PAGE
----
Canon EOS-1D X

Canon EOS-1D X

I was excited to read about Canon’s new flagship DSLR – the Canon EOS-1D X.

I will be updating this page with a more comprehensive review as soon as I am able to test out one of the new cameras. For now, here are some of my first impressions based on the published specifications.

It was a surprise to me that Canon’s new 1D camera doesn’t just replace the four-year-old Canon 1Ds mk III, but also the Canon 1D mk IV; like the 1Ds, the 1D X is a high resolution full-frame camera but surprisingly, it also sports an amazingly fast frame rate of 12fps in RAW, which surpasses the speed of the 1D mk IV (I hate to think how quickly that will fill up a memory card!). I always thought it was a bit messy having two top-end cameras so I welcome this consolidation. If nothing else, it now means I can travel with one 1D X and a small backup camera instead of lugging around both a 1D mk IV and a 1Ds mk III.

Studio, landscape and other photographers who are used to shooting at low ISOs might be slightly disappointed by the reduction in megapixels from the 21 megapixel 1Ds mk III to the 18 megapixel 1D X. However, as a wildlife photographer I was overjoyed by this megapixel reduction. This is because with 18 megapixels on a full-frame sensor, the 1D X has larger pixels than the 5D mk II, 1Ds mk III & 1D mk IV and this means it should have excellent low-light/high ISO performance (the maximum ISO is 51,200 but this is expandable to 204,800). This improved low-light performance is going to be very useful when I am using a long lens in gloomy conditions such as at dawn/dusk or in a shady rainforest.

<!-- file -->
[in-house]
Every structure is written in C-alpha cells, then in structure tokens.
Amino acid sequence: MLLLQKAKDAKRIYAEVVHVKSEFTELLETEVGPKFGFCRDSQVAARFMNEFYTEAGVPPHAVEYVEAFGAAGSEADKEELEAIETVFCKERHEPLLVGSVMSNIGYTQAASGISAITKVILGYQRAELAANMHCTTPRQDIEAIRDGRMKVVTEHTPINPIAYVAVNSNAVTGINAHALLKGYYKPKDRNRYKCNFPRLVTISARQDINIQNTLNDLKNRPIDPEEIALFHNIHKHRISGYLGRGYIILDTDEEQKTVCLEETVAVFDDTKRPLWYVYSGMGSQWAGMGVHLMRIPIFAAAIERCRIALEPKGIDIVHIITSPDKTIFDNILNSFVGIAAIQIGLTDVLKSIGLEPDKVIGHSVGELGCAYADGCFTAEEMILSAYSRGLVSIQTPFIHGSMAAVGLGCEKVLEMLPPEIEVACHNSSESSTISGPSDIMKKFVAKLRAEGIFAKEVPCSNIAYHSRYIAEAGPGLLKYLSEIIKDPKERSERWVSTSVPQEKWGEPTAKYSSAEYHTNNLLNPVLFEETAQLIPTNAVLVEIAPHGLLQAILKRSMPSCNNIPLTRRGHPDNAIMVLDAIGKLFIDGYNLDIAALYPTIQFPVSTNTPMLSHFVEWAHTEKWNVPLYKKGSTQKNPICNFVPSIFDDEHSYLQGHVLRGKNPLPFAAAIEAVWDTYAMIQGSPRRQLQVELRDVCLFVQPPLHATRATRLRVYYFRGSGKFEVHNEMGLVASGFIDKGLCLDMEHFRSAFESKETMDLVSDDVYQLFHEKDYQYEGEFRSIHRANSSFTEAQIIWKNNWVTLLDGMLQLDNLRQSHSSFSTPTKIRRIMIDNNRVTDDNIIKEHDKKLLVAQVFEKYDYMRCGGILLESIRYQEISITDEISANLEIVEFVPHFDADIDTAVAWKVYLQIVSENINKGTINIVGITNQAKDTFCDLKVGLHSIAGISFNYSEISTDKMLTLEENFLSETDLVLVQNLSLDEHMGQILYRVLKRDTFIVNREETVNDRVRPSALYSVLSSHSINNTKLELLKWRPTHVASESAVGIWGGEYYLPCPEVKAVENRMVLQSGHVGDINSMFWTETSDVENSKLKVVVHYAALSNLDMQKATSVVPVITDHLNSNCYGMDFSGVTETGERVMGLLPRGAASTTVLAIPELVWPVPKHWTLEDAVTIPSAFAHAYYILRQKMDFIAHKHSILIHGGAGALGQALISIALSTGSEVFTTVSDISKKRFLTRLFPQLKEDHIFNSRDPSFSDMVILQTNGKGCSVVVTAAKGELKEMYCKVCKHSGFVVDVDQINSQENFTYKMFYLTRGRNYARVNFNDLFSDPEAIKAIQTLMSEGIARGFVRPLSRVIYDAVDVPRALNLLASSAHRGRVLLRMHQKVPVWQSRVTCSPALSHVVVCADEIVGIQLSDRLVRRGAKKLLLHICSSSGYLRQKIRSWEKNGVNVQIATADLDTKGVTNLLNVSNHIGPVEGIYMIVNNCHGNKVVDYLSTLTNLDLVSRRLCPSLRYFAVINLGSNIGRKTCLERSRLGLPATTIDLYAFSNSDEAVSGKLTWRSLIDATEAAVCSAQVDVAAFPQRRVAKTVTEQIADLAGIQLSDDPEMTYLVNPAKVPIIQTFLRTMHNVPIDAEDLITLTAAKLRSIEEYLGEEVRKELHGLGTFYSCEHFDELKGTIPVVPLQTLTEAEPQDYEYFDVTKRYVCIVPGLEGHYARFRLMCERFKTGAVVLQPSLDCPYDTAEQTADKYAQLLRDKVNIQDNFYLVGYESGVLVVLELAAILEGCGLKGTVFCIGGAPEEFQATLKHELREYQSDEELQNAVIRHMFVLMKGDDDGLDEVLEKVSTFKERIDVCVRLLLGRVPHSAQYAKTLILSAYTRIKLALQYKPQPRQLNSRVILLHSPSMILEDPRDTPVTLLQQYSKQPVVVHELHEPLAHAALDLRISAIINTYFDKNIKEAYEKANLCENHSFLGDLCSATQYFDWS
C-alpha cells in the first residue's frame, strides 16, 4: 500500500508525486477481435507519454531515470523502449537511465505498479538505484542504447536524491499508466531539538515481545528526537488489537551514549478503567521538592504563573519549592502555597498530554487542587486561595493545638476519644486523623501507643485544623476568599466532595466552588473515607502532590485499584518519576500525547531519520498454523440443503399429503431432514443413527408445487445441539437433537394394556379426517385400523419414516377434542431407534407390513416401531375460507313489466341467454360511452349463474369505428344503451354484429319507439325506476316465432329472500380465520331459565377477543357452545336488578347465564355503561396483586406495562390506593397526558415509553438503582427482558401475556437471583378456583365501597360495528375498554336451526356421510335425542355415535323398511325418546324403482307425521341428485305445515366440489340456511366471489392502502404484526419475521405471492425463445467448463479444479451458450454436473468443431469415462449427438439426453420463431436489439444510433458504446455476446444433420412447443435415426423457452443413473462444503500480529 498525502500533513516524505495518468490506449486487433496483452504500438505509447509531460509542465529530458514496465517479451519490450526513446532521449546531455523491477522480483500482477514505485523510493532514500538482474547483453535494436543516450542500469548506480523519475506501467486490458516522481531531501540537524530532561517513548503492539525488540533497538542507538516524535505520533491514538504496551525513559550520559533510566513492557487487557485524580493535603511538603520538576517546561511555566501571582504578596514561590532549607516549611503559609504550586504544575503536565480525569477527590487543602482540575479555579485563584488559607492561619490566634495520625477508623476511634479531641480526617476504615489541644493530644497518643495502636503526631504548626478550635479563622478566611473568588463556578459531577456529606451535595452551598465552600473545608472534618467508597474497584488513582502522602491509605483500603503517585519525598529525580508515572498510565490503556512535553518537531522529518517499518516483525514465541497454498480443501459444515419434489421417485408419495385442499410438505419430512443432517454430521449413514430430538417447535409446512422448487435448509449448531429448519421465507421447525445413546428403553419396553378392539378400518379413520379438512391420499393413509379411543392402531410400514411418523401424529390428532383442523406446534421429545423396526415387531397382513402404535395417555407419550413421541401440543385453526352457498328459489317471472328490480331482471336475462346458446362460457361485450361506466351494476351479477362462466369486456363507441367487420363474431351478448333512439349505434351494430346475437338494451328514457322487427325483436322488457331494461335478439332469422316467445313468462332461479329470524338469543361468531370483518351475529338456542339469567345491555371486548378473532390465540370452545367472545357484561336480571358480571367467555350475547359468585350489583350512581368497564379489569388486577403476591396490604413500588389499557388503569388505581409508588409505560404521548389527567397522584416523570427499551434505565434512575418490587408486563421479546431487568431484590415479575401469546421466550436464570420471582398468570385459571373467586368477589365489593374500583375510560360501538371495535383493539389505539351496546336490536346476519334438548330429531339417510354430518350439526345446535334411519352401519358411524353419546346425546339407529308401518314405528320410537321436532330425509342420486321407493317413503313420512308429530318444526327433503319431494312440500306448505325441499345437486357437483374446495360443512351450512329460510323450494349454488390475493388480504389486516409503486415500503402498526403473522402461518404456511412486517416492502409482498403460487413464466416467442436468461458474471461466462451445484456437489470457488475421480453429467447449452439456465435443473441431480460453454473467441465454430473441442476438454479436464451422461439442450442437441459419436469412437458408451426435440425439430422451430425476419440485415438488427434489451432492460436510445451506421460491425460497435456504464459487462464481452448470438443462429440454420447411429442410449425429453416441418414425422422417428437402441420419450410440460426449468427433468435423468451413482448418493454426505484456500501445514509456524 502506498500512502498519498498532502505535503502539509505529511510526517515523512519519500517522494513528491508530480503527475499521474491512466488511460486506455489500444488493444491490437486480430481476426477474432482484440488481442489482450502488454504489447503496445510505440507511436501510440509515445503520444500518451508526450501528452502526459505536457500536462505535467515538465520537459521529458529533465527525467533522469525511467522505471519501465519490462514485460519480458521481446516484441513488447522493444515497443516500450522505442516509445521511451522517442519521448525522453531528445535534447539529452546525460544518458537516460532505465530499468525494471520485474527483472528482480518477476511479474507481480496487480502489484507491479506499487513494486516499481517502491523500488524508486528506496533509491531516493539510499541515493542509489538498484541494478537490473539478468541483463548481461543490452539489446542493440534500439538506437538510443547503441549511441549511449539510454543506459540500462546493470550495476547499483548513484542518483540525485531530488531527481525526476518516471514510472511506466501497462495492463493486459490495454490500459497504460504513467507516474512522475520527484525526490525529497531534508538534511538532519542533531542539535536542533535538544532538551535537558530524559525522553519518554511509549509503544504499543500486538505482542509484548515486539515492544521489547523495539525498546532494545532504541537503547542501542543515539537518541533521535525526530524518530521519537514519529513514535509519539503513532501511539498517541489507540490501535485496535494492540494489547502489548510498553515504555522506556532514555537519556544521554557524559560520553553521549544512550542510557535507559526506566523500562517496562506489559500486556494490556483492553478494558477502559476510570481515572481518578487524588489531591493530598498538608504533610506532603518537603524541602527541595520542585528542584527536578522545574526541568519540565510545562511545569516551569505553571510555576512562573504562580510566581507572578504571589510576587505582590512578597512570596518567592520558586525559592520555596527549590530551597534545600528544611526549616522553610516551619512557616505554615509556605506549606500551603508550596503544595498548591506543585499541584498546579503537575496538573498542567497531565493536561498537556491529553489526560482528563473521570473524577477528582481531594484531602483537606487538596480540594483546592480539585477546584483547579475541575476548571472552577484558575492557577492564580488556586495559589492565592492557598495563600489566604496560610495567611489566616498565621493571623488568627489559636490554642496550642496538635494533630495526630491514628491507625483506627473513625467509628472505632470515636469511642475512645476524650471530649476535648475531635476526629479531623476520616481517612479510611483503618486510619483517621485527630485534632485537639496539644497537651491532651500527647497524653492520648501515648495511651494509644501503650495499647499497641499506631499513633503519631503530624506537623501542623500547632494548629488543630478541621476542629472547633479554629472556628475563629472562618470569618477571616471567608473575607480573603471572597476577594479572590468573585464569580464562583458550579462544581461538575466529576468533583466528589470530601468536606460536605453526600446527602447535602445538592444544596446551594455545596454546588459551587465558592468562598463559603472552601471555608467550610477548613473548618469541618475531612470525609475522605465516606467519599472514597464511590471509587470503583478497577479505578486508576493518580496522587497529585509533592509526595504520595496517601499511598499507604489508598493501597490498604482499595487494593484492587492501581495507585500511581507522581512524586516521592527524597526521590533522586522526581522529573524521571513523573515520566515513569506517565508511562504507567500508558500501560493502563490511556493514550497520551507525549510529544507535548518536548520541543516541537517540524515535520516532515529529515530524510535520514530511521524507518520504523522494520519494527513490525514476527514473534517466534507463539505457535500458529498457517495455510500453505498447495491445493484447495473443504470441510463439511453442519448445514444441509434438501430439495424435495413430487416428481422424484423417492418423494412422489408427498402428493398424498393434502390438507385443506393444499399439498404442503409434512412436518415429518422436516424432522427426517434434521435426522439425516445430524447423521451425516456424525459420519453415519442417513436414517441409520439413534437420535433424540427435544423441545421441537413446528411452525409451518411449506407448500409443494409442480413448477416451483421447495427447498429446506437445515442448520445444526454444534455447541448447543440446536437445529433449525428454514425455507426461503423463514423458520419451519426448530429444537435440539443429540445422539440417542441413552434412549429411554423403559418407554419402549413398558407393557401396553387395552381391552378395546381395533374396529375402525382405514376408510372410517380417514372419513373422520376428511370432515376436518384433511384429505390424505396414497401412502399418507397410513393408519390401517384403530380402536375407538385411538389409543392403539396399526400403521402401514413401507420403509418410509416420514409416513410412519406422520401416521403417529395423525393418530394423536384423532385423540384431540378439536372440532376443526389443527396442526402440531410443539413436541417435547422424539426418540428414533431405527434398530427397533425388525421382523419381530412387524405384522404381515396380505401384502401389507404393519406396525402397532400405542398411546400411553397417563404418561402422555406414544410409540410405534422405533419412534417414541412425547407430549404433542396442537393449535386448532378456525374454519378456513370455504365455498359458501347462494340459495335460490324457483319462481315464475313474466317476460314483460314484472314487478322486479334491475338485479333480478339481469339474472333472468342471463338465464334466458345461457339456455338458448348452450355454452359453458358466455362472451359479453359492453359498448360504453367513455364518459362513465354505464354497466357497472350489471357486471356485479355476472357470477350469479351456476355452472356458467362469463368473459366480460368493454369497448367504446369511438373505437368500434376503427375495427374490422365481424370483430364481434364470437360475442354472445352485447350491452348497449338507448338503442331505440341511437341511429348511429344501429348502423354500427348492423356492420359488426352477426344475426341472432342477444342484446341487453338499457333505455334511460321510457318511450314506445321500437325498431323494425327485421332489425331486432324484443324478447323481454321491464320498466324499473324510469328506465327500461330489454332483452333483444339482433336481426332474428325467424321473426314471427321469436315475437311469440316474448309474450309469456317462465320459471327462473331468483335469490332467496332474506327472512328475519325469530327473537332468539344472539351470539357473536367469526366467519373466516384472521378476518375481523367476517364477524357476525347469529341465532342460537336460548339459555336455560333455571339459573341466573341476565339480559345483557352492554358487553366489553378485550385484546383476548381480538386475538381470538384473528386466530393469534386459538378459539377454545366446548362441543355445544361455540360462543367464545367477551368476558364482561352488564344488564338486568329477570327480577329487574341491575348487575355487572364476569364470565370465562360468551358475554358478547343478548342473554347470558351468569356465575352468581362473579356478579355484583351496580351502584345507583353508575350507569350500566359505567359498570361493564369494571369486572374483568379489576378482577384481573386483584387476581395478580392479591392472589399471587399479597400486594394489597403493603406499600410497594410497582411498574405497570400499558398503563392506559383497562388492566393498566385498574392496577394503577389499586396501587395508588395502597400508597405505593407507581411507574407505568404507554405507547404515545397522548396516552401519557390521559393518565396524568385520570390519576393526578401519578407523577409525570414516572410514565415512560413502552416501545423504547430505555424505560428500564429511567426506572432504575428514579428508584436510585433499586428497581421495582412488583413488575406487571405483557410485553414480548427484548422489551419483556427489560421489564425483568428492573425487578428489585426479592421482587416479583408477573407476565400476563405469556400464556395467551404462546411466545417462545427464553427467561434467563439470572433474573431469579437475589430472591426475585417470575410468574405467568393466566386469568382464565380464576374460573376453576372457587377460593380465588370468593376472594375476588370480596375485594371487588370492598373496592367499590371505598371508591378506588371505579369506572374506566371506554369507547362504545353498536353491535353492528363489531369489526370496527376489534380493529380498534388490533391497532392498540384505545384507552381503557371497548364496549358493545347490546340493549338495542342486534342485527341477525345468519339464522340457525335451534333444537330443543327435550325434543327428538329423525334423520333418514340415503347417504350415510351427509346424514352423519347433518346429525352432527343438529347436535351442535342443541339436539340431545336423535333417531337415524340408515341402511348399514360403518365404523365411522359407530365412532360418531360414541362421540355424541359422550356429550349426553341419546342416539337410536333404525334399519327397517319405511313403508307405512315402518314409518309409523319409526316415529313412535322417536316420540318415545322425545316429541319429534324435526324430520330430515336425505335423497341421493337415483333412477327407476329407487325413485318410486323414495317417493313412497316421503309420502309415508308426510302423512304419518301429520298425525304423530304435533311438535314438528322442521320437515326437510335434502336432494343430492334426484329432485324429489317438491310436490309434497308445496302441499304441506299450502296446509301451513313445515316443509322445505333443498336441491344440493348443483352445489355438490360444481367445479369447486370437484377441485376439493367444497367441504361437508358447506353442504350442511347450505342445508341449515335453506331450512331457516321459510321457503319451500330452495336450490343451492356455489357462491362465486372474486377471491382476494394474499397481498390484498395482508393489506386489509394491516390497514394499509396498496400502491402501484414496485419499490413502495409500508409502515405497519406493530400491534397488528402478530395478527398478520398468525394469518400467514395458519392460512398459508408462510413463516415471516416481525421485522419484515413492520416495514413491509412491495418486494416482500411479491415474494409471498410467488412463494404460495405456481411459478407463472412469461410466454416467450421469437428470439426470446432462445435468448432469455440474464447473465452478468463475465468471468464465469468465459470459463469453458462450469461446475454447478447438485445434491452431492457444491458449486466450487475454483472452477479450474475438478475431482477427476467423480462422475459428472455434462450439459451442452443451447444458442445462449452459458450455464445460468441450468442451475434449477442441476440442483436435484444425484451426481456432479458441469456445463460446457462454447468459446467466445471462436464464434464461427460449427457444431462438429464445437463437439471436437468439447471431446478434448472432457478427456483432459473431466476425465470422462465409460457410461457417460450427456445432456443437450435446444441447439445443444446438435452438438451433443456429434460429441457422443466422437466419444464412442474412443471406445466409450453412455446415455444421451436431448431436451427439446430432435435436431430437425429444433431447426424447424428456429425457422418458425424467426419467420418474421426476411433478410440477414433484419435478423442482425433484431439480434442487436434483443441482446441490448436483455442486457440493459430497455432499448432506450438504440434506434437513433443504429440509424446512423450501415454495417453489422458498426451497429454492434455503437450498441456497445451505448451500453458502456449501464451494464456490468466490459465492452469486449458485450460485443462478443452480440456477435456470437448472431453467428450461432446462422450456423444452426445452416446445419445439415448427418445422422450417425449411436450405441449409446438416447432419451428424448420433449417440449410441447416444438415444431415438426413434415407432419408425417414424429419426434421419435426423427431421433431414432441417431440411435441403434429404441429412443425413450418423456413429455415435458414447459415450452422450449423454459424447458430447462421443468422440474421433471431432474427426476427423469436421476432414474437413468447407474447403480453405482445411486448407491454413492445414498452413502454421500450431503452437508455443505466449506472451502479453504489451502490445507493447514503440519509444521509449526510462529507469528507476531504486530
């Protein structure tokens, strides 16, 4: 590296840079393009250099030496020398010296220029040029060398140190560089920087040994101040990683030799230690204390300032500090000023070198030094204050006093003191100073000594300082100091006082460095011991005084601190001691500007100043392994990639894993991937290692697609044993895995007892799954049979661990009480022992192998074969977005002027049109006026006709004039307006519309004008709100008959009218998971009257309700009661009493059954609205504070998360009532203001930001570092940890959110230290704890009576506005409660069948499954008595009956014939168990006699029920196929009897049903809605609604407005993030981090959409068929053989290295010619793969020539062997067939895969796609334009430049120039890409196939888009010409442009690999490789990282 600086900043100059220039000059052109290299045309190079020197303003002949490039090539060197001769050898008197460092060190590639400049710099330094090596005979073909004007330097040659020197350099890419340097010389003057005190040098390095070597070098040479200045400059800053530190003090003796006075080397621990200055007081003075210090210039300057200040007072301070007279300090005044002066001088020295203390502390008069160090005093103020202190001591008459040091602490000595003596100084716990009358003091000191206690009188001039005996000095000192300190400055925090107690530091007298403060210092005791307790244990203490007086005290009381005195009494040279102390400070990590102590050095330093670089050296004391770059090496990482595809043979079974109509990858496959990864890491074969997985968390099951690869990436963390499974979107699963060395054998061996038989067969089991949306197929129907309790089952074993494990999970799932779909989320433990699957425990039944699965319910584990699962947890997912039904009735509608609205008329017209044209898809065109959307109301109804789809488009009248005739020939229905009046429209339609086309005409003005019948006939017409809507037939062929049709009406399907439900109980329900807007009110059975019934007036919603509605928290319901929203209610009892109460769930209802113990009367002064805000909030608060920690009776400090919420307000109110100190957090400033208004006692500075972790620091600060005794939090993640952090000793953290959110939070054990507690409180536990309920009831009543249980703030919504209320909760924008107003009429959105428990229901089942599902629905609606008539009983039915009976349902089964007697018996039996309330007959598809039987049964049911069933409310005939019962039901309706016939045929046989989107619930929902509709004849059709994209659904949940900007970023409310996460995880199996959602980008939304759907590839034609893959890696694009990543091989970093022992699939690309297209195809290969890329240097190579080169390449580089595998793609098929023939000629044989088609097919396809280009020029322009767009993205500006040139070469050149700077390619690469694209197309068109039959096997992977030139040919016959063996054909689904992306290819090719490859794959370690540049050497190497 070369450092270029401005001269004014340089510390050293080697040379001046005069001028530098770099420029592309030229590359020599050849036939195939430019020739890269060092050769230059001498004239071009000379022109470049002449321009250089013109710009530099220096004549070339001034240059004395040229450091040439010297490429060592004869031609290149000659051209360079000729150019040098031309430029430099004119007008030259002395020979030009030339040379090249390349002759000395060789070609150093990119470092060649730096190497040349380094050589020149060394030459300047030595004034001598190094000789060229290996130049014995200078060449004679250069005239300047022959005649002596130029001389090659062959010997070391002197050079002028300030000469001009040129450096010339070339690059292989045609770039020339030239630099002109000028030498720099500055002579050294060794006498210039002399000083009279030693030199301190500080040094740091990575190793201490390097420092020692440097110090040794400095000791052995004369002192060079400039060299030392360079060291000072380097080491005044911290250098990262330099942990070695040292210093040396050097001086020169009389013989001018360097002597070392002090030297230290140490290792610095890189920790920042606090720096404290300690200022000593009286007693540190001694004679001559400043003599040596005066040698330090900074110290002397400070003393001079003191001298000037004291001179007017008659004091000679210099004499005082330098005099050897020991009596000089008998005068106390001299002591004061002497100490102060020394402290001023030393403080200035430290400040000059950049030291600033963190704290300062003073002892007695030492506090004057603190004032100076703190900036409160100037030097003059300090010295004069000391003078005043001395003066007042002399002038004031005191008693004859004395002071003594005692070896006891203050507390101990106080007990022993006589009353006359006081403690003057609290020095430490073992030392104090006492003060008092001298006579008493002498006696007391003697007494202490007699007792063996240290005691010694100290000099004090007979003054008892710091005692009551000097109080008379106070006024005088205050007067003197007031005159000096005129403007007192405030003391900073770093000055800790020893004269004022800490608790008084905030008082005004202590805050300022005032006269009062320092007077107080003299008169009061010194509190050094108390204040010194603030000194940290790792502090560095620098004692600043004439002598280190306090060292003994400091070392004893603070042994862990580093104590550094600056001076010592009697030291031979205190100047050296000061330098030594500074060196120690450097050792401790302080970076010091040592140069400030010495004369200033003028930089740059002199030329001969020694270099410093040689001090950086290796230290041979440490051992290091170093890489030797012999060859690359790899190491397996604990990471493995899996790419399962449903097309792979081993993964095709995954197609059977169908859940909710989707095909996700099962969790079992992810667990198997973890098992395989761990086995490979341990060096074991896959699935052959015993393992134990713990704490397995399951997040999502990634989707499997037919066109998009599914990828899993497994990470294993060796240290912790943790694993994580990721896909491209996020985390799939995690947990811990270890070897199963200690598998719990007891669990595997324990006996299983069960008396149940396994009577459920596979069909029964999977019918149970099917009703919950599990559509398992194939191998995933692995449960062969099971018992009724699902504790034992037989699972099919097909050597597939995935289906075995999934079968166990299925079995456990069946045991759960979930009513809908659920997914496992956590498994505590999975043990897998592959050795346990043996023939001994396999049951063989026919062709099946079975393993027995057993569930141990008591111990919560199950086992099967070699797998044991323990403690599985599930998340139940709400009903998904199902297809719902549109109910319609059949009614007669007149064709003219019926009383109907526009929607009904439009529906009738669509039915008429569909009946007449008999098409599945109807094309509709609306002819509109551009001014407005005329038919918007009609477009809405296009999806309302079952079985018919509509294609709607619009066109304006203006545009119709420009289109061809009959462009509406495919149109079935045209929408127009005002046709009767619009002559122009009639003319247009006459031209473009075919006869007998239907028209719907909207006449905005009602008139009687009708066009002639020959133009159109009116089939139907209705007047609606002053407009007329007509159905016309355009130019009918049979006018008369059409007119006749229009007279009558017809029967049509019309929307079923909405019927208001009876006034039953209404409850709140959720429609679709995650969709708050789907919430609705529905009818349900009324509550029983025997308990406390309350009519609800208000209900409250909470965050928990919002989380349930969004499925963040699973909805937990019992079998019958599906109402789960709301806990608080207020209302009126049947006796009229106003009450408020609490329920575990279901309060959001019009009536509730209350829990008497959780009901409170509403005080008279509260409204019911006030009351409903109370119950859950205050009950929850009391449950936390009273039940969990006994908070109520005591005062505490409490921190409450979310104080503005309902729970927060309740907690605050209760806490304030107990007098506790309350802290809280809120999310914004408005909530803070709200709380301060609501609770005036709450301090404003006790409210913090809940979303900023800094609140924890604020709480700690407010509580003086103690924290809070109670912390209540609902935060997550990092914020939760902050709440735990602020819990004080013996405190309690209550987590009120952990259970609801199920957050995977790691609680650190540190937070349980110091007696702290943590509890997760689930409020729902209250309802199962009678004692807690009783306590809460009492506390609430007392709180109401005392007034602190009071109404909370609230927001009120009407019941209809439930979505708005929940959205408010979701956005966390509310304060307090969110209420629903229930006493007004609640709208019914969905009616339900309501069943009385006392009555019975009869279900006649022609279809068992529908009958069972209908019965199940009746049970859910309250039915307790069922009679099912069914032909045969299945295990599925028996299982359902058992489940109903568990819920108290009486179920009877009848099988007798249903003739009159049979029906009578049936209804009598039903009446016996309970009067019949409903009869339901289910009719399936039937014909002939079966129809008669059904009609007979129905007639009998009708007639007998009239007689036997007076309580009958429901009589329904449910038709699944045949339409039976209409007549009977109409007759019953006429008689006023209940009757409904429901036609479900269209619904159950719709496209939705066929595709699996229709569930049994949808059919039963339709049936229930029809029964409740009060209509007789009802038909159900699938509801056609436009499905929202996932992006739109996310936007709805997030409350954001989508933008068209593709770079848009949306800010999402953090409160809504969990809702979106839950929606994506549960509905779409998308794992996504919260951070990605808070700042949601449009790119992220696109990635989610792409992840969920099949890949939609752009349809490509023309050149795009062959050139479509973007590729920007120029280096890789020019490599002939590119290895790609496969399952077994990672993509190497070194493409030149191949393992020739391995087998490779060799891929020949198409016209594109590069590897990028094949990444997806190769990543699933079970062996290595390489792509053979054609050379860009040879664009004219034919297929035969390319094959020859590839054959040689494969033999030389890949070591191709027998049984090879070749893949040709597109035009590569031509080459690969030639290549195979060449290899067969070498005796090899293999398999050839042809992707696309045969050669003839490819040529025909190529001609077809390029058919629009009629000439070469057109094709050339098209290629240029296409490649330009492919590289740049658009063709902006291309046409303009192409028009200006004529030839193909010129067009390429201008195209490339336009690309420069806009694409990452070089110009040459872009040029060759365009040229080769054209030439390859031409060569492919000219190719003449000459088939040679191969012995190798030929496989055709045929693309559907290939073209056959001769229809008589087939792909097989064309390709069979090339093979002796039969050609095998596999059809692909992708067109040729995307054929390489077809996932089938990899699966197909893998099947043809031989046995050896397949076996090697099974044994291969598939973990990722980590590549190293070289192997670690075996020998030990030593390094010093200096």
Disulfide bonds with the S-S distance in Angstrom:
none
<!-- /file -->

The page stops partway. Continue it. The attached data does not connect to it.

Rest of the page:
After the sensor, the next most important thing to me is the autofocus system. The revamped AF systems sounds pretty awesome… it has 61 AF points, 41 of which are cross-type! The intelligence of the autofocus tracking seems much improved… for example it has a 2-axis gyro so that it can detect the motion of the camera and thus recognize the subject if you are panning. It is hard to say how good the AF intelligence is until I have tested it for myself. Hopefully it won’t be a disappointment.

The metering also sounds impressive; it is so advanced that it now needs its own dedicated Digic 4 processor. The Canon website says that at f/2.8, the camera can focus by the light of the moon! Again, I look forward to testing this out.